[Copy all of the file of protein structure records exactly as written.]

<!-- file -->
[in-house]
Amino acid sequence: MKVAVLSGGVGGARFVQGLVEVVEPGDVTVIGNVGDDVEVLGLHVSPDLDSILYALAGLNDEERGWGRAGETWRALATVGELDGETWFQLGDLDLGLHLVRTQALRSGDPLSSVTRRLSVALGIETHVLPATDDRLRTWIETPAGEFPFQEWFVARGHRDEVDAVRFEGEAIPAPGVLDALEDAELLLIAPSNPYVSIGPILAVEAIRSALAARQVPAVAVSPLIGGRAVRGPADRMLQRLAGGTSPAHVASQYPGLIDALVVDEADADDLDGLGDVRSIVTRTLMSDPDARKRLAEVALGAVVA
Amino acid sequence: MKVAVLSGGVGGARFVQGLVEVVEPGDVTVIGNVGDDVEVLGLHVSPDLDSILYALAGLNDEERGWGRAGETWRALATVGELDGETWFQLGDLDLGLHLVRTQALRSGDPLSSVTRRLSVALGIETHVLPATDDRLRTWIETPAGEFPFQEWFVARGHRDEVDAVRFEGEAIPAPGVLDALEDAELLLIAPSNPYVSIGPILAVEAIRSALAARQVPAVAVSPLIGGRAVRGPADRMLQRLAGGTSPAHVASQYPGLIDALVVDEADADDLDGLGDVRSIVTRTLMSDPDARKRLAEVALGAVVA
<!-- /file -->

[in-house]
Amino acid sequence: MKVAVLSGGVGGARFVQGLVEVVEPGDVTVIGNVGDDVEVLGLHVSPDLDSILYALAGLNDEERGWGRAGETWRALATVGELDGETWFQLGDLDLGLHLVRTQALRSGDPLSSVTRRLSVALGIETHVLPATDDRLRTWIETPAGEFPFQEWFVARGHRDEVDAVRFEGEAIPAPGVLDALEDAELLLIAPSNPYVSIGPILAVEAIRSALAARQVPAVAVSPLIGGRAVRGPADRMLQRLAGGTSPAHVASQYPGLIDALVVDEADADDLDGLGDVRSIVTRTLMSDPDARKRLAEVALGAVVA
Amino acid sequence: MKVAVLSGGVGGARFVQGLVEVVEPGDVTVIGNVGDDVEVLGLHVSPDLDSILYALAGLNDEERGWGRAGETWRALATVGELDGETWFQLGDLDLGLHLVRTQALRSGDPLSSVTRRLSVALGIETHVLPATDDRLRTWIETPAGEFPFQEWFVARGHRDEVDAVRFEGEAIPAPGVLDALEDAELLLIAPSNPYVSIGPILAVEAIRSALAARQVPAVAVSPLIGGRAVRGPADRMLQRLAGGTSPAHVASQYPGLIDALVVDEADADDLDGLGDVRSIVTRTLMSDPDARKRLAEVALGAVVA